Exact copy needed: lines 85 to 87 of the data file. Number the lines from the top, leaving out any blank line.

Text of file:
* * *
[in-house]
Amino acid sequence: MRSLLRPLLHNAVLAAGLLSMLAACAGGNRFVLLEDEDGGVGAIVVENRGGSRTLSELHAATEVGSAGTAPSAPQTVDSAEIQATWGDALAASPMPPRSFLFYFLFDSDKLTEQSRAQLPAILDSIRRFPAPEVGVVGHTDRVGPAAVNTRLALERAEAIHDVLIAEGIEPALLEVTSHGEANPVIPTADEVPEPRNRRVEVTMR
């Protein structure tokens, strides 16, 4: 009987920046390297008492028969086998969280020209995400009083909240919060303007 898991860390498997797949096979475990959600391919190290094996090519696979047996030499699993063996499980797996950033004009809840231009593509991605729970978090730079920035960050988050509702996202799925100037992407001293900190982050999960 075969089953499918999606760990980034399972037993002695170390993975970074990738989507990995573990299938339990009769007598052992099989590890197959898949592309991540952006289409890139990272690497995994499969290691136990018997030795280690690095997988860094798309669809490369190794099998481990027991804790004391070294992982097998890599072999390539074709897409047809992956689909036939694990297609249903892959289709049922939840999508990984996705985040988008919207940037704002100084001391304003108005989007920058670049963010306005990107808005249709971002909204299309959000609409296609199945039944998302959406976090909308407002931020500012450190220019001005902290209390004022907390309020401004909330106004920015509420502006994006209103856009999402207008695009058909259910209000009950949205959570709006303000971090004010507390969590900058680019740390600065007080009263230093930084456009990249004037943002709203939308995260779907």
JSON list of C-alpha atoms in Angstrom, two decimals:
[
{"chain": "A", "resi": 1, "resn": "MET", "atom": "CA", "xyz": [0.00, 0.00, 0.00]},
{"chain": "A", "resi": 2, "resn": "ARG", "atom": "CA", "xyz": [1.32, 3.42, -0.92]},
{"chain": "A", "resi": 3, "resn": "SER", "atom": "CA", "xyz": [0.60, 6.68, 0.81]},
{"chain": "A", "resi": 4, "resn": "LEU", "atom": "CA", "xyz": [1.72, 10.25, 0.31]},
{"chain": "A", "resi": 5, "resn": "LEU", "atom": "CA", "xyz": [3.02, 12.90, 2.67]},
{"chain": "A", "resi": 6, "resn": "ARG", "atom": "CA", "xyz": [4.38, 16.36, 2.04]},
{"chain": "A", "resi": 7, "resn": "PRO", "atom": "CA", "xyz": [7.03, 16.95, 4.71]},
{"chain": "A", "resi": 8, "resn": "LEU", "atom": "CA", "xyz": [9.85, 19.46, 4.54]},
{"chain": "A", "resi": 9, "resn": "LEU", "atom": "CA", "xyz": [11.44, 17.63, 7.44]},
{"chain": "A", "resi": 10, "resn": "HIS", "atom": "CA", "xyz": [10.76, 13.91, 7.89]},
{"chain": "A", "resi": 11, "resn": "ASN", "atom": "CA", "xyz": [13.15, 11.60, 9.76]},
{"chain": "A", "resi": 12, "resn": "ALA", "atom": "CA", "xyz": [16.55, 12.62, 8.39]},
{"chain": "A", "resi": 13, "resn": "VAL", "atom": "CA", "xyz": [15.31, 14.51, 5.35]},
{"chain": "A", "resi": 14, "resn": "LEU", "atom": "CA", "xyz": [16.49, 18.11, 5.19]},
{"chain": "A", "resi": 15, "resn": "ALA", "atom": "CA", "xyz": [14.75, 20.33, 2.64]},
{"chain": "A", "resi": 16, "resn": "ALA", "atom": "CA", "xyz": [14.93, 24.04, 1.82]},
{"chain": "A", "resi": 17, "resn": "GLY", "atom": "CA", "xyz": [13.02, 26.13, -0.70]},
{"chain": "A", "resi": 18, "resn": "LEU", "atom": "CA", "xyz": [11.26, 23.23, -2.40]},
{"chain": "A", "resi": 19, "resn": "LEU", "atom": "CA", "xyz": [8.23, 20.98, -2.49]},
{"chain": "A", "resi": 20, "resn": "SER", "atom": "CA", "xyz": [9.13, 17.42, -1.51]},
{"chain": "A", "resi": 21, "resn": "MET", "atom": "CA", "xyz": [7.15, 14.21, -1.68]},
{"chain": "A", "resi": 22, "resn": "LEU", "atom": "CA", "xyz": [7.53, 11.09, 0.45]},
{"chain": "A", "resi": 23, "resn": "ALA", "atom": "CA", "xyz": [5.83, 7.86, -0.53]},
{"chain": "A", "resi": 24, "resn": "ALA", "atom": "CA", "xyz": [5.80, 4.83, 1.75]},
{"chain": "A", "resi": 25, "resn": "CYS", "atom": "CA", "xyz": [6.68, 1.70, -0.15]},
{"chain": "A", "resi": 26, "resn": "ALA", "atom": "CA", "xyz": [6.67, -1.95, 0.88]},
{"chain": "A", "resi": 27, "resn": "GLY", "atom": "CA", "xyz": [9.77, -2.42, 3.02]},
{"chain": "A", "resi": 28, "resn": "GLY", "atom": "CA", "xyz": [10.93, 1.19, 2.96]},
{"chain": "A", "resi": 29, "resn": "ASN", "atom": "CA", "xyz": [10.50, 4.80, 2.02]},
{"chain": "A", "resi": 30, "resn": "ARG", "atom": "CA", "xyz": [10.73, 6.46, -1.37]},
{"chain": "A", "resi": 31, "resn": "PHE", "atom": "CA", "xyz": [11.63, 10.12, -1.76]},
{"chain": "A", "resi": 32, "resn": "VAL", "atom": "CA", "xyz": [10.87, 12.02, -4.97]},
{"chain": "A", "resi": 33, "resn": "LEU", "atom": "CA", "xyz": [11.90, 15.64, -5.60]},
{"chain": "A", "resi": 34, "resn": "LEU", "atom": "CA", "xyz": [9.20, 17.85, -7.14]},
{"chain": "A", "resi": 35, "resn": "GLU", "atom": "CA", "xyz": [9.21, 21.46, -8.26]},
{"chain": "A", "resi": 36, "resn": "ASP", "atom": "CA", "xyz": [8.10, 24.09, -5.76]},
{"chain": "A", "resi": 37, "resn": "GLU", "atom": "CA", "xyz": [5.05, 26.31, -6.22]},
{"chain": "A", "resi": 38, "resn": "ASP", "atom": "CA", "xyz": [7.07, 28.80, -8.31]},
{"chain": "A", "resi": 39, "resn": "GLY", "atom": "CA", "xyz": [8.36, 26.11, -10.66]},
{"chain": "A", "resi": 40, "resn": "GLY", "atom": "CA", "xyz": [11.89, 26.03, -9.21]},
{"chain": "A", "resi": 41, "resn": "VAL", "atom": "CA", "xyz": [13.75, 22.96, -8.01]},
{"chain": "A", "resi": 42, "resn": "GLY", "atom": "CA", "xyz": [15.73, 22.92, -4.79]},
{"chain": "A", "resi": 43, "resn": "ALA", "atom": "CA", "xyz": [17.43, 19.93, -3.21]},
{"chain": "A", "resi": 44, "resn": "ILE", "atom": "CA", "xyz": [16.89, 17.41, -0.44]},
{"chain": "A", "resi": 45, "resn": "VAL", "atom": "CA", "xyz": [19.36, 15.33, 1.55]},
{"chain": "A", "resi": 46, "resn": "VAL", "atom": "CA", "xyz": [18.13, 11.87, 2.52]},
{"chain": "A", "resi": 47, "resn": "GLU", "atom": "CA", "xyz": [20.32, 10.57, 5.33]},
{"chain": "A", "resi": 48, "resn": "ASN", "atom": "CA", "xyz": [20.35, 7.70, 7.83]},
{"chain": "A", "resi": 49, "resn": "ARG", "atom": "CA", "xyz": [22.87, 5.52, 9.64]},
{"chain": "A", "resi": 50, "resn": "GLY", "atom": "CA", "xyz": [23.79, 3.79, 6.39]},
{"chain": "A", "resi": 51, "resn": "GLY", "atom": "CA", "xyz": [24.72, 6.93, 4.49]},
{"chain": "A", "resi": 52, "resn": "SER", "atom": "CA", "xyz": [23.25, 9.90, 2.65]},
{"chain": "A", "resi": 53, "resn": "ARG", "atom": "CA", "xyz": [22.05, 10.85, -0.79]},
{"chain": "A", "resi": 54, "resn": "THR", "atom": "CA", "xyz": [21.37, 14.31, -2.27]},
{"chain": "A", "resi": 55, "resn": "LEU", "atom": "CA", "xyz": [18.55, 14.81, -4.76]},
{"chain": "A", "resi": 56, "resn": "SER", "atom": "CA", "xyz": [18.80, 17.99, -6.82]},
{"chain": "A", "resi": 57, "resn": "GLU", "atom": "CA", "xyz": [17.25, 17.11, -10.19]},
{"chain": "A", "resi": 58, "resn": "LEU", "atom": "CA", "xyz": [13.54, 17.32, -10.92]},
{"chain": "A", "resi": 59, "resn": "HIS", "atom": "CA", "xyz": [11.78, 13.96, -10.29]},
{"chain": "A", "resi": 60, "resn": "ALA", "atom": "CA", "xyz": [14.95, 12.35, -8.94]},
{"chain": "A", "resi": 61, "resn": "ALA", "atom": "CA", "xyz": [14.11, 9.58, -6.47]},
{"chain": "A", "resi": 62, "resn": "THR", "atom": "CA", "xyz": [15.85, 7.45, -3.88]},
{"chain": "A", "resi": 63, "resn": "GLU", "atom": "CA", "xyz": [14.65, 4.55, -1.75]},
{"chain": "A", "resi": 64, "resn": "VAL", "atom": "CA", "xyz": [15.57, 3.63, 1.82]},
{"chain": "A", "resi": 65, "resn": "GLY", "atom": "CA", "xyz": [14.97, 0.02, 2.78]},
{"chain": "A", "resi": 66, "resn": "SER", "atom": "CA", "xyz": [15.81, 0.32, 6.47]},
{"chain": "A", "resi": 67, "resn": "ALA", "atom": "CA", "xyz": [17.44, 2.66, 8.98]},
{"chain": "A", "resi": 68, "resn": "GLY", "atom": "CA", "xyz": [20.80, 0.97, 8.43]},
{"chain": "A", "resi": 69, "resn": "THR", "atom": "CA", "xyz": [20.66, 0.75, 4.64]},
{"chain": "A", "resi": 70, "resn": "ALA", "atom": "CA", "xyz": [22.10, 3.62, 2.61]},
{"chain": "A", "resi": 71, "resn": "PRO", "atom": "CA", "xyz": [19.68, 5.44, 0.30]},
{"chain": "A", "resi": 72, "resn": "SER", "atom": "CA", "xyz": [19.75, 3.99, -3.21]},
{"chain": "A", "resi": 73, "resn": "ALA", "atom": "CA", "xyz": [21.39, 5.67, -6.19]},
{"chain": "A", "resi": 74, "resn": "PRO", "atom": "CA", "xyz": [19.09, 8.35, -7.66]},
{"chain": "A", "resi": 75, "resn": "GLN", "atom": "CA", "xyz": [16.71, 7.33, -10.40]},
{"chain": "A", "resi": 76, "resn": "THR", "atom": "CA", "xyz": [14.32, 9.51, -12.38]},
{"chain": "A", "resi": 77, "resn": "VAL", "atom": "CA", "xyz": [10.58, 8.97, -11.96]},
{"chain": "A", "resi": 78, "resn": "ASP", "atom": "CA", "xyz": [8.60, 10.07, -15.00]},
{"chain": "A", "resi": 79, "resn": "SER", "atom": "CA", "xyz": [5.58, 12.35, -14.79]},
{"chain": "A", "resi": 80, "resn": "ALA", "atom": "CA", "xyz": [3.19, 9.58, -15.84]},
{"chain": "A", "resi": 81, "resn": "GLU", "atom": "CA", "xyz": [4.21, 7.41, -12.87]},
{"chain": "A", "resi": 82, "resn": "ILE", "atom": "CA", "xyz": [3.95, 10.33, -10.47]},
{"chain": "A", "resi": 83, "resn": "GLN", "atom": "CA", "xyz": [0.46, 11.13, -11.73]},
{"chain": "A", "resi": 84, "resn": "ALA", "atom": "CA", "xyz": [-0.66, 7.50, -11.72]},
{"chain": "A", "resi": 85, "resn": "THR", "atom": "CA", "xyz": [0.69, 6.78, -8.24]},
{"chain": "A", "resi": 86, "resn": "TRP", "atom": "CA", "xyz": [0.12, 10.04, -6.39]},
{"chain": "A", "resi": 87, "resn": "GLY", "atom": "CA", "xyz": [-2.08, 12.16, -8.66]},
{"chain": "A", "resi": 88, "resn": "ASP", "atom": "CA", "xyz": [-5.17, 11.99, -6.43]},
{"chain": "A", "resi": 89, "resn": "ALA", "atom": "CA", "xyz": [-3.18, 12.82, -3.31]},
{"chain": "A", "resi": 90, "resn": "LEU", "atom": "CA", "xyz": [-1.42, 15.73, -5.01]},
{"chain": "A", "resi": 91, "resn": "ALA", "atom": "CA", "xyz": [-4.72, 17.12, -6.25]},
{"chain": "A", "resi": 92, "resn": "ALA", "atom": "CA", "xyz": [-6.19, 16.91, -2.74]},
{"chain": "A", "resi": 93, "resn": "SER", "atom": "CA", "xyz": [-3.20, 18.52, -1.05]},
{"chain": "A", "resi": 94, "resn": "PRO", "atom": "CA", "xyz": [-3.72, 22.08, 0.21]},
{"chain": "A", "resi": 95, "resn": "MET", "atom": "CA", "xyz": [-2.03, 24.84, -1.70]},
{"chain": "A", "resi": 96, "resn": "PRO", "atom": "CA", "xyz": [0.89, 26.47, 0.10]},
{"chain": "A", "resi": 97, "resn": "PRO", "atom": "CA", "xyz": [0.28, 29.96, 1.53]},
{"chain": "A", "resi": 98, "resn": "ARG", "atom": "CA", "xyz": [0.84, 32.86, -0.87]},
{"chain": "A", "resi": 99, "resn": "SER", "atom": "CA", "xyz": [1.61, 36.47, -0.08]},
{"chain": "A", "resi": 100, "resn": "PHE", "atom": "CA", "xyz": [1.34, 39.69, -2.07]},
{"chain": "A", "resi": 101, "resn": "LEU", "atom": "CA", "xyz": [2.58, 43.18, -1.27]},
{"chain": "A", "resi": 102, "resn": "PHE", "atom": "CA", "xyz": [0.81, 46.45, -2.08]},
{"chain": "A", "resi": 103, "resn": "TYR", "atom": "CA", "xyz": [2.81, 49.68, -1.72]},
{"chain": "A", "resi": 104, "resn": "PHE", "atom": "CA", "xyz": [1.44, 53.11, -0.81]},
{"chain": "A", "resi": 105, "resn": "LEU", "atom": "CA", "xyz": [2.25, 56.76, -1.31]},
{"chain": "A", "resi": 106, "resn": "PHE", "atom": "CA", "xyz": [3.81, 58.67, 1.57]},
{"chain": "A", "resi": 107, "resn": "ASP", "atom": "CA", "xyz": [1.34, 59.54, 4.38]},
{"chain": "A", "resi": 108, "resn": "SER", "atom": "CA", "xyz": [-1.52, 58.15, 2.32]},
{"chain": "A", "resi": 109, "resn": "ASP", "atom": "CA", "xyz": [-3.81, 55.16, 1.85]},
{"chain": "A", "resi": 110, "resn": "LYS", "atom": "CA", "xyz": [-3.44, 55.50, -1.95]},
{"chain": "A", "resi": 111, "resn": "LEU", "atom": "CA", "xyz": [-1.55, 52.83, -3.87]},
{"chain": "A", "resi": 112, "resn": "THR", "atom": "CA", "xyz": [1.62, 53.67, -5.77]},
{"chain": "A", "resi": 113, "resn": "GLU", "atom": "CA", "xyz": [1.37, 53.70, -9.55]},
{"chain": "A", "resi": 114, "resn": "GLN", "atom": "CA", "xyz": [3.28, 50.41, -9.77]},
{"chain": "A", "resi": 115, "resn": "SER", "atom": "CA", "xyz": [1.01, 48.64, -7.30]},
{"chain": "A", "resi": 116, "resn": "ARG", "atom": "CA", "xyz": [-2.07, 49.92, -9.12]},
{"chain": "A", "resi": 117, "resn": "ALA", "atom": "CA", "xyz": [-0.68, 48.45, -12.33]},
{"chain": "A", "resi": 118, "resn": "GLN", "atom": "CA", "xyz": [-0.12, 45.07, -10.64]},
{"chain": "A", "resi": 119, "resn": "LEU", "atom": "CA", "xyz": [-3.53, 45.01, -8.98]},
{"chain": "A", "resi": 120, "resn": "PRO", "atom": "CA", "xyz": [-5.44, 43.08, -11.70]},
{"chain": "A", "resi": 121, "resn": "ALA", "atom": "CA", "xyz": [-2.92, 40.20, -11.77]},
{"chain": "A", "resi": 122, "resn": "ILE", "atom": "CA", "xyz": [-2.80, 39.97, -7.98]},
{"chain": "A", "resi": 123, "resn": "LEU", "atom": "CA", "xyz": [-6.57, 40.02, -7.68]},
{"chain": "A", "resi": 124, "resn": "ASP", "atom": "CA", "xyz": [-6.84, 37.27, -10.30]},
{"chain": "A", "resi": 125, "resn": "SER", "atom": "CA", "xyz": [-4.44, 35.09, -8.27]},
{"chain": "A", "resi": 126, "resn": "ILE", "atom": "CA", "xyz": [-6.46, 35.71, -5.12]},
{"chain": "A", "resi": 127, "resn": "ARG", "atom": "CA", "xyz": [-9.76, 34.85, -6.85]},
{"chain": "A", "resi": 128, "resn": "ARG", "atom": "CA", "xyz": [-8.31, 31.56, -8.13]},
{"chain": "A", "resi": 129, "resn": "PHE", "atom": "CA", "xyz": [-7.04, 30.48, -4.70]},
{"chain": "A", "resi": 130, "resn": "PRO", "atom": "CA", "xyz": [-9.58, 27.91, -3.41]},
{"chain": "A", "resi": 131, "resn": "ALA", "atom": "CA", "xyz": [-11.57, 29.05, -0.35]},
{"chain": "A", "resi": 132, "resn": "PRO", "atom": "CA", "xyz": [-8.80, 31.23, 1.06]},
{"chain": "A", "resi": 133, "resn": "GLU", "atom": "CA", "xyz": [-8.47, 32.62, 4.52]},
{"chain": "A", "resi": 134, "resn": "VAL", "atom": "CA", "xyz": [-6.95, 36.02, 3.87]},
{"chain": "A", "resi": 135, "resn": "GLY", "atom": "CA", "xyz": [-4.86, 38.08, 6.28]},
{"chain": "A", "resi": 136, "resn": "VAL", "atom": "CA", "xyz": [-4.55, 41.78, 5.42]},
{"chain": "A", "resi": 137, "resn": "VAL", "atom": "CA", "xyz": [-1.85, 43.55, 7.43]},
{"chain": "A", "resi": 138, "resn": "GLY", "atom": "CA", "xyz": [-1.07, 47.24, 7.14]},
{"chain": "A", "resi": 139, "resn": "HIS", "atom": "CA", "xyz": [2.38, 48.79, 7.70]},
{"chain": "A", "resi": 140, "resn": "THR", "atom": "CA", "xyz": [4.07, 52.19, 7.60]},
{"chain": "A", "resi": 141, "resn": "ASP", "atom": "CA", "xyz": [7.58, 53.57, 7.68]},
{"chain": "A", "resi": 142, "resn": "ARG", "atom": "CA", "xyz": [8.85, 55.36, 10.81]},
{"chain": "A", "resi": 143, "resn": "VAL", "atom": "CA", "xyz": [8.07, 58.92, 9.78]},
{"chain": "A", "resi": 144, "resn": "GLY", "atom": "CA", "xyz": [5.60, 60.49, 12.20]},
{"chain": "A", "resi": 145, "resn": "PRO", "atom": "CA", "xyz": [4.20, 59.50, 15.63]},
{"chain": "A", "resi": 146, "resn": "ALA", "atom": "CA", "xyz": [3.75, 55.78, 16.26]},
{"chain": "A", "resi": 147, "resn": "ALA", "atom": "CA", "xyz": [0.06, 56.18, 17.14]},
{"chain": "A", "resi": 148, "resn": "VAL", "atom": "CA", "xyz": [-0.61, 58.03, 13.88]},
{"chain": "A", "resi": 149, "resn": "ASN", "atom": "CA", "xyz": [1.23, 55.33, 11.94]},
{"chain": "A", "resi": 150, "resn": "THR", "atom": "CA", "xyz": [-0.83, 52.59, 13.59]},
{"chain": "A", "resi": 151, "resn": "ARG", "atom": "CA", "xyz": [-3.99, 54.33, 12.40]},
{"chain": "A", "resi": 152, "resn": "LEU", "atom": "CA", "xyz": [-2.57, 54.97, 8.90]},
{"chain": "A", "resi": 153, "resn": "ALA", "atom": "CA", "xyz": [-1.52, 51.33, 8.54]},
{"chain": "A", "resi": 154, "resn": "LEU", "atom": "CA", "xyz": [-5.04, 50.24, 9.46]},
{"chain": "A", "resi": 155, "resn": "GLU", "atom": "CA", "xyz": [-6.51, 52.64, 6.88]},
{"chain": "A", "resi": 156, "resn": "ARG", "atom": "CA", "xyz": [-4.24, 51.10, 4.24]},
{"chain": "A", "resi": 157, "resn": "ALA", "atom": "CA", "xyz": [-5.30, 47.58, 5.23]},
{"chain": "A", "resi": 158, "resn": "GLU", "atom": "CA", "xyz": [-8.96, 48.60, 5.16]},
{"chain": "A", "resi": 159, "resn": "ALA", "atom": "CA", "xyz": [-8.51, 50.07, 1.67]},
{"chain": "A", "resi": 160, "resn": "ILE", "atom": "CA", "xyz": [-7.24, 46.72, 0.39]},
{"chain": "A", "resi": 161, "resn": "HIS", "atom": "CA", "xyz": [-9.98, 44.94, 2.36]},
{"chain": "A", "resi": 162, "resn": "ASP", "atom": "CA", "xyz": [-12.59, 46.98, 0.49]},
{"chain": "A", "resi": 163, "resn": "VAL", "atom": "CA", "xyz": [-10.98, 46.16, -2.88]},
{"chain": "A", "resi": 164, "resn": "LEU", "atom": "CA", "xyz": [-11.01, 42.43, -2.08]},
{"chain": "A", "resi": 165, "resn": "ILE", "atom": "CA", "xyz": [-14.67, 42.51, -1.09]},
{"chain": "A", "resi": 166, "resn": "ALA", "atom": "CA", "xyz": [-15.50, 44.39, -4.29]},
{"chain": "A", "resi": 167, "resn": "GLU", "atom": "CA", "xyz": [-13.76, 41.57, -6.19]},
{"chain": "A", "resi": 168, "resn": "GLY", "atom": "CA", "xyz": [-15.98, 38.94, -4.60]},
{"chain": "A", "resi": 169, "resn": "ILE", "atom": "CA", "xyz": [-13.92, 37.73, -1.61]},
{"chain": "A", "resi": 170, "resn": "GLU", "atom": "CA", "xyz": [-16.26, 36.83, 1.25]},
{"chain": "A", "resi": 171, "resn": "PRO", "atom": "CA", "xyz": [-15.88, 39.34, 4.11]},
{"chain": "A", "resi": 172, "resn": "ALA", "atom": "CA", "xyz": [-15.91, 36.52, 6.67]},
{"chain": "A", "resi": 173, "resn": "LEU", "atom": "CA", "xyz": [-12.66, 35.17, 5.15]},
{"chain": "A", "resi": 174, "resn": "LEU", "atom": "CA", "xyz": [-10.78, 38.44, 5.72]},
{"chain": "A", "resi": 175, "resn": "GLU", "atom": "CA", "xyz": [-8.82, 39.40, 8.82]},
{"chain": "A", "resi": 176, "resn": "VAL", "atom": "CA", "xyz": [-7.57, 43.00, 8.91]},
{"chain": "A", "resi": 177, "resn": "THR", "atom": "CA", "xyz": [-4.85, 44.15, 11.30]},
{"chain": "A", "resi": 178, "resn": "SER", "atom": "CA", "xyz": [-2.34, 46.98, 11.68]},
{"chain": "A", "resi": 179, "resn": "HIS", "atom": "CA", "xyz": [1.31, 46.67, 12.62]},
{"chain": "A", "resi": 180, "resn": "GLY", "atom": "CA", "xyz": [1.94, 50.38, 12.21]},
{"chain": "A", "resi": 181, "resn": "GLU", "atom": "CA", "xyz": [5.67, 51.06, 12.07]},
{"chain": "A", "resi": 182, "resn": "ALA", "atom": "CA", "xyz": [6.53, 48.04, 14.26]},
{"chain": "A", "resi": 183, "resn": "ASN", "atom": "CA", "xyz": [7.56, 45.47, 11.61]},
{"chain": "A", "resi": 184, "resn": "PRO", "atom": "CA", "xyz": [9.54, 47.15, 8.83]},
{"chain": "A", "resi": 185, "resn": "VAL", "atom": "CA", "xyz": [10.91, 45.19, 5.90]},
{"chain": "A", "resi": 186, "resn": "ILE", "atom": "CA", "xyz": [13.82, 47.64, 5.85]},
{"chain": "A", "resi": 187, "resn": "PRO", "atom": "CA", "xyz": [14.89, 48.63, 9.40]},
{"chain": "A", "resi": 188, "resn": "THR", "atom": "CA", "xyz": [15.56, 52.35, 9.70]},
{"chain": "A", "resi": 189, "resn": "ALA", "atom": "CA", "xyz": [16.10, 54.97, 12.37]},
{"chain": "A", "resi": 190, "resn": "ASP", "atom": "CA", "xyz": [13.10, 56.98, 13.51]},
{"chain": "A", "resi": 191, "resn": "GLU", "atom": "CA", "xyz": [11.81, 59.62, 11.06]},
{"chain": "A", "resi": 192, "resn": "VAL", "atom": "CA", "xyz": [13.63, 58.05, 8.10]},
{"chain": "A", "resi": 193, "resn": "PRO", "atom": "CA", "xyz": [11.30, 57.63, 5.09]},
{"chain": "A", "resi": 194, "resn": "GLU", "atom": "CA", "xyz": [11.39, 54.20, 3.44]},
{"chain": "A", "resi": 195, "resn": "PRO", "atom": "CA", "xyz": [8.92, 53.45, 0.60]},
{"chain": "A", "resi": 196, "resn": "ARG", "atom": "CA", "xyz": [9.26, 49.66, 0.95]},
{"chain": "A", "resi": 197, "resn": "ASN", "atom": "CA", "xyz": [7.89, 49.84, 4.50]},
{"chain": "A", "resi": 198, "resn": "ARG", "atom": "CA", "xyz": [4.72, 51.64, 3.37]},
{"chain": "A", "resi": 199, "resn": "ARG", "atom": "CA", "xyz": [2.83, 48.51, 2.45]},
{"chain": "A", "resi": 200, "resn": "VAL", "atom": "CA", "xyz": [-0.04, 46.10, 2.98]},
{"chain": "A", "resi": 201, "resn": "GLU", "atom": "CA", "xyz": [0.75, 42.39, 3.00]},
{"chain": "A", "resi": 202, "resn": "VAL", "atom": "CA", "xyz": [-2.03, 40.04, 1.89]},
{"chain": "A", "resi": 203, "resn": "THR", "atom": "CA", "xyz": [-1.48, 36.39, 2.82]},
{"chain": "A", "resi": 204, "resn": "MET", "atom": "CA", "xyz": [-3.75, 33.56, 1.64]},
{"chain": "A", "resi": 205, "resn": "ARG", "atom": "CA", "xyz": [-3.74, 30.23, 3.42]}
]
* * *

{"chain": "A", "resi": 80, "resn": "ALA", "atom": "CA", "xyz": [3.19, 9.58, -15.84]},
{"chain": "A", "resi": 81, "resn": "GLU", "atom": "CA", "xyz": [4.21, 7.41, -12.87]},
{"chain": "A", "resi": 82, "resn": "ILE", "atom": "CA", "xyz": [3.95, 10.33, -10.47]},